CARL AZUZ, CNN 10 ANCHOR: Partisan politics, divisions between law makers and the nation's leader, high stakes legislation and questions about the future. Those are some of the challenges being faced in two governments today on two different sides of the Atlantic. I'm Carl Azuz for CNN 10 and we're starting in the U.S. capital. The partial shutdown of the American government turns 25 days old on Tuesday and though there've been 20 shutdowns since 1976, the current one that started in December is now the longest by at least four days. So what does that mean?
For about 800,000 government workers who represent 25 percent of the Federal workforce, it means they're still working but not getting their paychecks on time or that they've been sent home from their jobs without pay until the partial shutdown ends. Some businesses, churches and restaurants are offering assistance to the people affected. Most Americans aren't directly impacted by a partial shutdown but some Federal operations have slowed down. Some Federal departments have been closed and museums like the Smithsonian have also been closed.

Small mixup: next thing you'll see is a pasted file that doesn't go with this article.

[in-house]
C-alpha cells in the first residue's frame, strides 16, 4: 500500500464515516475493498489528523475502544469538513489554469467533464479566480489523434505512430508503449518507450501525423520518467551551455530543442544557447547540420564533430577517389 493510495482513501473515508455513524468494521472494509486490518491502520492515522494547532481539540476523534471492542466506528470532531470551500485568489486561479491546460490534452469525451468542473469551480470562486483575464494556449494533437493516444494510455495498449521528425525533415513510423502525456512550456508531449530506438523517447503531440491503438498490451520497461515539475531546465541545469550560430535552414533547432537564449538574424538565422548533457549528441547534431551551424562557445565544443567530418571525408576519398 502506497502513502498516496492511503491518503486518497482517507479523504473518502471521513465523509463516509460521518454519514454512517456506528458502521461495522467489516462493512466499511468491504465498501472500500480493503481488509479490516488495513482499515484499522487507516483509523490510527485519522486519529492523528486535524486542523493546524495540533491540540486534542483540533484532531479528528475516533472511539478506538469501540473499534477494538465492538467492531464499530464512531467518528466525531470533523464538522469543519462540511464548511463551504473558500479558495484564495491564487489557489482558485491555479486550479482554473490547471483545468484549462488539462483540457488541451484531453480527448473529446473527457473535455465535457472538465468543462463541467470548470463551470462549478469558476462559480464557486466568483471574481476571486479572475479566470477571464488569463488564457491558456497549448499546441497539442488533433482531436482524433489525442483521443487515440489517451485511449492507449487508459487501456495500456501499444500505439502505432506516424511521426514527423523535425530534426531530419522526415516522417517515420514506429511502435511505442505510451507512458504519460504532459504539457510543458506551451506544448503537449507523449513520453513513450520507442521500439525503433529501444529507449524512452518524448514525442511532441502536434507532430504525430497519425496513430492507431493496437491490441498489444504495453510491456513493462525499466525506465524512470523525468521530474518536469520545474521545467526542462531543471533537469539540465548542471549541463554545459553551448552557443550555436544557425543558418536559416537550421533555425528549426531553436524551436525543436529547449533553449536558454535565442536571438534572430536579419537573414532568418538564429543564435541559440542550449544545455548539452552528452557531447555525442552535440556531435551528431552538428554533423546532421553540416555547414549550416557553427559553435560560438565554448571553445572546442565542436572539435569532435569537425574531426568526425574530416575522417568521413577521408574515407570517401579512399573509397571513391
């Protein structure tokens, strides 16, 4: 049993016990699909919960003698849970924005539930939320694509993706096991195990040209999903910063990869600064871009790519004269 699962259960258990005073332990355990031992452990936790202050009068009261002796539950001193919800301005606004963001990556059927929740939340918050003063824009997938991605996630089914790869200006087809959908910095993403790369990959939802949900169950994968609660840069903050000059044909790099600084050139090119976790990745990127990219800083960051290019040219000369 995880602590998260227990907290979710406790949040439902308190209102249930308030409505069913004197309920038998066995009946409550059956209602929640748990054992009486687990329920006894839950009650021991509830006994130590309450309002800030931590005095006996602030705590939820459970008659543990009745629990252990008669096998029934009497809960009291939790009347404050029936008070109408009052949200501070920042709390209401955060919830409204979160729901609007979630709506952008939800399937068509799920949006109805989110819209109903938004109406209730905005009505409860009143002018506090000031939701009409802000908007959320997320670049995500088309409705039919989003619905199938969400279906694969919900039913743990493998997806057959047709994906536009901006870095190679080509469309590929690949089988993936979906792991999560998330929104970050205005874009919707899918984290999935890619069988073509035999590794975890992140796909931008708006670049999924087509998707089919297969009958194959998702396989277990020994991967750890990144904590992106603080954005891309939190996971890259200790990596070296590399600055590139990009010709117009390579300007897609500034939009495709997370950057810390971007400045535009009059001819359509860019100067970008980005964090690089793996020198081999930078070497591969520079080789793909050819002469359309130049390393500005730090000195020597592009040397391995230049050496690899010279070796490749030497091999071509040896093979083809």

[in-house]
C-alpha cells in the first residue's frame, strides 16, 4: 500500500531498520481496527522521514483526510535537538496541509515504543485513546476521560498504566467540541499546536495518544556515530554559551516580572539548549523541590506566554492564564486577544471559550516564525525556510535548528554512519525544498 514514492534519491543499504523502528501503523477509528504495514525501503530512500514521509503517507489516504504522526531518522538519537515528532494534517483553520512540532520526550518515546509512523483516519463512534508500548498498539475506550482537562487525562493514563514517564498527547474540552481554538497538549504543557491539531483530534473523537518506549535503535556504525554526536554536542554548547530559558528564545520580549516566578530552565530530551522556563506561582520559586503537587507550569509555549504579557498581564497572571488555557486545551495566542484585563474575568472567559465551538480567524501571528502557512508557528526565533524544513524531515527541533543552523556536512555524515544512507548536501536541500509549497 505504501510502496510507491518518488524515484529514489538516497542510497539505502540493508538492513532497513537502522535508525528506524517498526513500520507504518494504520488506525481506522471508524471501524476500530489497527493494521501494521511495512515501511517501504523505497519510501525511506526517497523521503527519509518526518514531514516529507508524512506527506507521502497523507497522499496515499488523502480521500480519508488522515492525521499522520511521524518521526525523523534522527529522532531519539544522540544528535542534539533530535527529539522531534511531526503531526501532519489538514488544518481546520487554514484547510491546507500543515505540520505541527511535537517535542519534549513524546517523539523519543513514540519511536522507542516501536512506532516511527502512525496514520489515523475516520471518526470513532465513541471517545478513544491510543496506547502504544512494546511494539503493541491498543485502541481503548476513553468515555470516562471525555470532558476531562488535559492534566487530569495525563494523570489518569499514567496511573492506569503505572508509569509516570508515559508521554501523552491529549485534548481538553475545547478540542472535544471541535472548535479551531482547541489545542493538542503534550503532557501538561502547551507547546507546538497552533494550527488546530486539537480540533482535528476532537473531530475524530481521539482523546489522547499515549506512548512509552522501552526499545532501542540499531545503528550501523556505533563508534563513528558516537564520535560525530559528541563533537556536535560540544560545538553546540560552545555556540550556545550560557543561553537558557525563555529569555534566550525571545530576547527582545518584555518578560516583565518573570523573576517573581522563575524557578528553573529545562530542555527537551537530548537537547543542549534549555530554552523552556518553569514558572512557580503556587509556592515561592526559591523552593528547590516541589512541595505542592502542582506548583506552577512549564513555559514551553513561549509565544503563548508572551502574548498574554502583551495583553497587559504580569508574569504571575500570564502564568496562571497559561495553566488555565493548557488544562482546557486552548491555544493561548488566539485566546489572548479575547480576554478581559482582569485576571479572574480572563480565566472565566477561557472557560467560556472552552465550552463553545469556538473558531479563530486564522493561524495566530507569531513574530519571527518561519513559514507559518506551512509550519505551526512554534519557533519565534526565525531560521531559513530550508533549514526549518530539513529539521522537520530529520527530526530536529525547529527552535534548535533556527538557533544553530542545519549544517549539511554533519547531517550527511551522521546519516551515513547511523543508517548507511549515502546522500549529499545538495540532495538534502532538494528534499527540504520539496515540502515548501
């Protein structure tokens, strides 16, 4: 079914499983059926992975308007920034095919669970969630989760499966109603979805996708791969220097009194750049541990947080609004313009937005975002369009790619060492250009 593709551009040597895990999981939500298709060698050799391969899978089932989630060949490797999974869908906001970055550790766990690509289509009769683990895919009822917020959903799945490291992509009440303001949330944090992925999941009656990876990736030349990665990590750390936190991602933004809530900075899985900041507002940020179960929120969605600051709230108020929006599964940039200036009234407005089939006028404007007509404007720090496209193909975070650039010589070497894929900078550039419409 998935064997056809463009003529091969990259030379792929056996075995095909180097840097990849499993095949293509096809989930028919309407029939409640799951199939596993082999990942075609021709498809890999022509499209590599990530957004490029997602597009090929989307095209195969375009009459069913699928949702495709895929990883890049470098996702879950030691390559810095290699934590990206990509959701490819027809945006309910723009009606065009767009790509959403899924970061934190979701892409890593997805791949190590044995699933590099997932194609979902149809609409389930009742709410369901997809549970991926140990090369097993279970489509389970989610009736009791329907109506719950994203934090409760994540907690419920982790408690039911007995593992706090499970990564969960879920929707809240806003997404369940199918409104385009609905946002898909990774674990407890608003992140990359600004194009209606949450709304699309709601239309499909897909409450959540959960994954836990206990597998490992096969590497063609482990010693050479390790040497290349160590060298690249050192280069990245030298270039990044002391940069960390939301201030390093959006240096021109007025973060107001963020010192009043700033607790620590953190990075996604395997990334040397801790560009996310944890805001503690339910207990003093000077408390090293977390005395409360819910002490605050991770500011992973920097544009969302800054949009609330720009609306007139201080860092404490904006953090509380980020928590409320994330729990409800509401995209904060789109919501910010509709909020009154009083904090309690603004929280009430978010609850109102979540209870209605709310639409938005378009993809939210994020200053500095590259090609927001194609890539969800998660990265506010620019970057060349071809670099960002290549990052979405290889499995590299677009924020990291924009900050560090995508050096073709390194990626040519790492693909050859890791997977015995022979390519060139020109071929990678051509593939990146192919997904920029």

Who can end it? Congress and the president when they reach an agreement on how the government will be funded. What's stopping them? As part as of the funding package, President Donald Trump and Republicans insist that $5.7 billion be included to build a wall or barrier along the border between the U.S. and Mexico. Democrats do not want the wall built. So they insist that the money for it won't be included. Each side blames the other for refusing to compromise. Until they come up with a funding agreement, the partial shutdown continues and as of last night there was no end in sight.